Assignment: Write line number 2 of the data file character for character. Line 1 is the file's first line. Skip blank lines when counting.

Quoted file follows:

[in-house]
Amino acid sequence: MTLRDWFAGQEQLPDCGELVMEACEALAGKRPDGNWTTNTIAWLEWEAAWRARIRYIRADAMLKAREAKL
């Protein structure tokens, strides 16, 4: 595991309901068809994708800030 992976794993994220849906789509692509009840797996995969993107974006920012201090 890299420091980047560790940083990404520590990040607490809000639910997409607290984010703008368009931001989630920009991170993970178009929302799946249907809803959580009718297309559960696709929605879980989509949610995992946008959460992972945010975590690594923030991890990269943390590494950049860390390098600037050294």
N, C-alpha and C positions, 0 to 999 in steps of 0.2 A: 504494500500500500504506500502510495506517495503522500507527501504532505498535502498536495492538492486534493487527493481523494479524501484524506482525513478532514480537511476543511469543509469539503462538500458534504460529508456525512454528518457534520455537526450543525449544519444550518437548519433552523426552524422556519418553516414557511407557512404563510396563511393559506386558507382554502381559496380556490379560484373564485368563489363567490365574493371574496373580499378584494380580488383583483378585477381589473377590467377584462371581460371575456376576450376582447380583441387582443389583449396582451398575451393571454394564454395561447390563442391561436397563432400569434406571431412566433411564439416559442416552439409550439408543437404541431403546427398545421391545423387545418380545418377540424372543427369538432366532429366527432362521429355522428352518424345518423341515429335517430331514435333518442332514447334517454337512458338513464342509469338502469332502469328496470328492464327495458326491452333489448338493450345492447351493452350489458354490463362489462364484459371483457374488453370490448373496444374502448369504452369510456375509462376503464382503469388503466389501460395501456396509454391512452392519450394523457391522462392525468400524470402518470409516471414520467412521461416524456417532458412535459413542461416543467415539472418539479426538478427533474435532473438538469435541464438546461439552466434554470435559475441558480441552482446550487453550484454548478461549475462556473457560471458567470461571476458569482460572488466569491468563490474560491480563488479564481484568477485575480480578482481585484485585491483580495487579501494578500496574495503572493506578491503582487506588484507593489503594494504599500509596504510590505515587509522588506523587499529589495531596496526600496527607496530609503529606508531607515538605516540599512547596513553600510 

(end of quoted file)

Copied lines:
Amino acid sequence: MTLRDWFAGQEQLPDCGELVMEACEALAGKRPDGNWTTNTIAWLEWEAAWRARIRYIRADAMLKAREAKL